Three things punctuate John Brink’s childhood – hunger, cold, and anxiety.
Born in 1940 in Nazi-occupied Holland, Brink’s formative years were marked by the Second World War. Some of his earliest memories are going out with his older brother and sister to forage for anything that they could eat and for anything they could burn to stay warm in their small house. The kids were sent out to forage along the tracks because adults were likely to get shot.
“I remember having that ongoing, lingering feeling of hunger,” he said. “The other one was anxiety, even as a child, because everything around you was tension. Especially with my mom … I could feel here anxiety.”
His father was off fighting the war and so his mother was left to raise three young kids. The Brink siblings had no idea whether their father was even alive until the war was over. He had been in Rotterdam when the Germans bombed the city in 1940 and that was the last they knew of him until the war was over and he finally returned home.
Brink grew up listening and watching bombers from England fly overhead on their way Germany, which was only 40 or 50 kilometres away.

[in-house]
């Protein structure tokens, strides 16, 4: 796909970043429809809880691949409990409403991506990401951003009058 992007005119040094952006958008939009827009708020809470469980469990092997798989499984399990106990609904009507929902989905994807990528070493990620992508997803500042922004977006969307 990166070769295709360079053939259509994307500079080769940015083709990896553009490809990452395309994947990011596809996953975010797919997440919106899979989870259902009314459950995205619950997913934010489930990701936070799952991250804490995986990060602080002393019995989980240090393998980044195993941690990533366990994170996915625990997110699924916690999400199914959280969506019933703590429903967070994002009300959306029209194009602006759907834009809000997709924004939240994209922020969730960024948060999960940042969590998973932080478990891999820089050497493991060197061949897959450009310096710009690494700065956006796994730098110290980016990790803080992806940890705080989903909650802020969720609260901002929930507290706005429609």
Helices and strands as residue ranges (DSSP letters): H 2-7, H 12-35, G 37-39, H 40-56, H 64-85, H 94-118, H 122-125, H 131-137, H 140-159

“It’s a sound that once you hear it, you will never forget it,” he said.
They were close enough that they could see the fires from the bombs light up the night skies.
The war came to an end for John Brink on April 12, 1945. That was day Canadian forces liberated his small hometown of Sappemeer in northern Holland. From then on, Brink knew he wanted to come to Canada, which he did when he was 25 years old.
So Remembrance Day is particularly important for Brink.
He has, for the past few years, given talks at schools here in Prince George and the Lower Mainland at this time of year.
“I think it is important to share what does it really mean … the two minutes of silence,” he said. “Obviously it is to remember those who gave the ultimate the price … their lives … and to share with young people to not take things for granted and how quickly things can change.”
With COVID-19 this year, the speaking engagements have been halted. However, Brink has made a 15-minute video about his experiences and Remembrance Day that will be shown at schools here in Prince George and the Lower Mainland.
“There are fewer and fewer people who lived part of it and had the experience of being liberated and appreciate the price (Canadians) paid to liberate us,” he said. “I believe it is very important to remember that.”